Cuscuta sandwichiana is the only native member in the genus that is endemic to the Hawaiian Islands.
There is also a smaller, paler non-native species, the Western field dodder (Cuscuta campestris), that is sparingly naturalized on Oʻahu, West Maui, and Hawaiʻi Island. It is less common than Cuscuta sandwichiana.
The generic name Cuscuta is derived from the Arabic kuskut, meaning a tangled twist of hair, in reference to the habit of this plant.
The specific epithet sandwichiana refers to the "Sandwich Islands," as the Hawaiian Islands were once called, and named by James Cook on one of his voyages in the 1770s. James Cook named the islands after John Montagu (The fourth Earl of Sandwich) for supporting Cook's voyages.
The Hawaiian name Kaunaʻoa kahakai means "kaunaʻoa by the seashore." An appropriate name since they can be seen growing in beach sands parisitizing other plants, such as the indigenous grass ʻakiʻaki (Sporobolus virginicus), pāʻūohiʻiaka, ʻilima, pōhuehue and, pardon the pun, a "host" of others.
These parasitic plants are not pickey about their hosts and have been recorded on a number of introduced and native plants.
The Territorial Legislature in 1923 designated lei kaunaʻoa to represent the island of Lānaʻi but is now rare on this island. 
Some have considered this endemic species to be "declared noxious" as a weed.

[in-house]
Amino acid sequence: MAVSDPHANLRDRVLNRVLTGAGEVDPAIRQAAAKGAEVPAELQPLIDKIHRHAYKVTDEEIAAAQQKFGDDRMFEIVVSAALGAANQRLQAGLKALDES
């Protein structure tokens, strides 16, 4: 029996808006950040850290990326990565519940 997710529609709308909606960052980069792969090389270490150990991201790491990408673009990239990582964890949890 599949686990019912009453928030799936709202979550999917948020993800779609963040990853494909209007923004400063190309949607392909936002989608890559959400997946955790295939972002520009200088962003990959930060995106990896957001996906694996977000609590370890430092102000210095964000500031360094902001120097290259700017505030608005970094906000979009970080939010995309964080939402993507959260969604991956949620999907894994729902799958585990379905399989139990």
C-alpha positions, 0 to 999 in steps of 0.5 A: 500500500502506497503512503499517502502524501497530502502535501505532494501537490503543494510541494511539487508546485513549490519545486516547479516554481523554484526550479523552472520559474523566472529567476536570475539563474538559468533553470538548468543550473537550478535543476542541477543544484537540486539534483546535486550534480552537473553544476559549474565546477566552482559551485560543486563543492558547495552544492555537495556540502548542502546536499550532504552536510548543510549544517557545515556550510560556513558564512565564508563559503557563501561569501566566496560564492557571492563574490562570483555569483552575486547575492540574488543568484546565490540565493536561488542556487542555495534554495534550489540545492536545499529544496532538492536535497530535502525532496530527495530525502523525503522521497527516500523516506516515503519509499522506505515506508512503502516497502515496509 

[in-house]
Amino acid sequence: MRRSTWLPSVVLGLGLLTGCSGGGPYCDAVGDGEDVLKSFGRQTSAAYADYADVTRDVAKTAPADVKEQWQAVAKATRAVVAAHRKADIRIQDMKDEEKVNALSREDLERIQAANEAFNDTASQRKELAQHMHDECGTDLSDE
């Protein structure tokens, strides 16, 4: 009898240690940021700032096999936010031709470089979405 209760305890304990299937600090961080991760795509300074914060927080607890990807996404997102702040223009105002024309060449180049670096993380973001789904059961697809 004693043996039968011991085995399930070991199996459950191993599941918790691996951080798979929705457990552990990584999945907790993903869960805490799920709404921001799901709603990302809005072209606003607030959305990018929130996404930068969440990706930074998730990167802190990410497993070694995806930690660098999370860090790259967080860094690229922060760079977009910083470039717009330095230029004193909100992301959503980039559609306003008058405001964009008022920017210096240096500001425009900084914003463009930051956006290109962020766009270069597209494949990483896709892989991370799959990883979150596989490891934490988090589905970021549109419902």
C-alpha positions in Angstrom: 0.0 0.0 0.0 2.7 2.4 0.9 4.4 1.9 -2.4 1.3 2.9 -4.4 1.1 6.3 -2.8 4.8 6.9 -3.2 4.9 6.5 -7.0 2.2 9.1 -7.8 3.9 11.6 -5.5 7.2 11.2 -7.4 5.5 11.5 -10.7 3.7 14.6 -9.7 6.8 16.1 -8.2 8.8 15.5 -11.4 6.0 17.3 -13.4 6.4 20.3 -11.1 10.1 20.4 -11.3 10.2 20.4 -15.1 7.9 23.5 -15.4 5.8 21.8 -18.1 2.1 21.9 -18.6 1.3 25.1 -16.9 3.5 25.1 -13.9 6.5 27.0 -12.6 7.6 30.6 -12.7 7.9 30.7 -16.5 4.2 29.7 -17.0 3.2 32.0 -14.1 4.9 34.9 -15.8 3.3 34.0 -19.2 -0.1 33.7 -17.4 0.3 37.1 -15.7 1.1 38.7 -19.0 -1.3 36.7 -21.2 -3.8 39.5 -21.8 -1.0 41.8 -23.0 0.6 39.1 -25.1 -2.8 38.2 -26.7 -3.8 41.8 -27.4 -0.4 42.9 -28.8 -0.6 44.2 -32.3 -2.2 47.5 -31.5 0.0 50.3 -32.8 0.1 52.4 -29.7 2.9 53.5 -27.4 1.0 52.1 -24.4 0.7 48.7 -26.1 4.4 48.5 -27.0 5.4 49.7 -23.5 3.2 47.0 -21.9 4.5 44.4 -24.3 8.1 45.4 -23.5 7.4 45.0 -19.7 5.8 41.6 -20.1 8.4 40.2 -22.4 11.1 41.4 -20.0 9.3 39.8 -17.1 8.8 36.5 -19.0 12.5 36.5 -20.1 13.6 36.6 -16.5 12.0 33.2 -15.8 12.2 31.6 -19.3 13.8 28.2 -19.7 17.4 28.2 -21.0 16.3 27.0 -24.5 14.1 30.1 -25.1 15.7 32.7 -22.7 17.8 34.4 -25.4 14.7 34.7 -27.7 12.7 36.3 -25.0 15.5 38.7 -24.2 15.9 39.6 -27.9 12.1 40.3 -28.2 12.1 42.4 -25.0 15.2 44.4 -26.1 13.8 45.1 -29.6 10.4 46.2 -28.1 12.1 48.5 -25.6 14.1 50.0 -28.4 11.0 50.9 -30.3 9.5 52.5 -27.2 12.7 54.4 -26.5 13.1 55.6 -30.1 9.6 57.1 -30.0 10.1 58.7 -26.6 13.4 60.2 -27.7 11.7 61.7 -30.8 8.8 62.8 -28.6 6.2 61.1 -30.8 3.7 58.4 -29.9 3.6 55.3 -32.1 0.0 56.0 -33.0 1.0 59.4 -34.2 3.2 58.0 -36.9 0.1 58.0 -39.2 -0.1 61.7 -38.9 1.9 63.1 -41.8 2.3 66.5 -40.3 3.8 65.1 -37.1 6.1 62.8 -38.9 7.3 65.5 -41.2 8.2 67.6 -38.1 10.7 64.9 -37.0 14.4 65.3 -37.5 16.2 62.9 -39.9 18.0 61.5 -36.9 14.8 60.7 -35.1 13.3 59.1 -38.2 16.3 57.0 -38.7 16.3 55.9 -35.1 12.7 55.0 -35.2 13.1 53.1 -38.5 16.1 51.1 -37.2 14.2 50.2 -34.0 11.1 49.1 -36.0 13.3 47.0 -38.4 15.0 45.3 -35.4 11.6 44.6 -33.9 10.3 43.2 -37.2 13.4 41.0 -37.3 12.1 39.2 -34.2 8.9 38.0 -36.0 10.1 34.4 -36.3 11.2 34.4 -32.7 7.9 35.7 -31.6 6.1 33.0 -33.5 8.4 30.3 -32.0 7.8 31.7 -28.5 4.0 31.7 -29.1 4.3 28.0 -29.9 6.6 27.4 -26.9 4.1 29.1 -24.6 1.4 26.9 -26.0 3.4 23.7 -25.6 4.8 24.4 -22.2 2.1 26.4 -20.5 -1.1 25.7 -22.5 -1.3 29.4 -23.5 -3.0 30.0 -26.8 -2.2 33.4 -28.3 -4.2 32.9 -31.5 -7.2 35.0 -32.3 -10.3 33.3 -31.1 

Because of its parasitic nature kaunaʻoa kahakai is often called "the motherless plant." 
Early Hawaiian Use
Kaunaʻoa or kaunaʻoa kahakai was used in lei making for both lei o ka poʻo (head lei) and lei āʻī (neck lei) [1,3,8,9]
Both kaunaʻoa kahakai and kaunaʻoa pehu (Cassytha filiformis) were used. The plants were pounded until soft, strained, and juice drunk to thin blood for women who have given birth or whose had thick blood. 
Kaunaʻoa kahakai is still used in lei making today. [1,3] Lei kaunaʻoa is "worn like a feather cloak upon's one's shoulders." 
Plants grown under cultivation for lei making will reduce gathering from wild populations for use.
 "Nā Lei Makamae--The Treasured Lei" by Marie A. McDonald & Paul R. Weissich, pages 36-37.
 "Native Hawaiian Medicine--Volume III" by The Rev. Kaluna M. Kaʻaiakamanu, pages 58-59.
 "In Gardens of Hawaii" by Marie C. Neal, page 710-711.
 "Hawai'i's Plants and Animals--Biological Sketches of Hawaii Volcanoes National Park" by Charles P. Stone & Linda W. Pratt, page 107.
 http://en.wikipedia.org/wiki/Cuscuta [Accessed on 7/11/11]
 "Handbook of Hawaiian Weeds" by E. L. Haselwood, page 304.
 "Nā Hoaloha o Lānaʻi (Vol. 2, Issue 2) January 2009" by the Lānaʻi Culture & Heritage Center, page 1.
 "Plants in Hawaiian Culture" by Beatrice H. Krauss, page 77.
 "Lāʻau Hawaiʻi: Traditional Hawaiian Uses of Plants" by Isabella Aiona Abbott, pages 127, 128.
 "Growing Plants for Hawaiian Lei" by CTAHR (College of Tropical Agriculture and Human Resources), Universirty of Hawaiʻi at Mānoa, pages 16-17.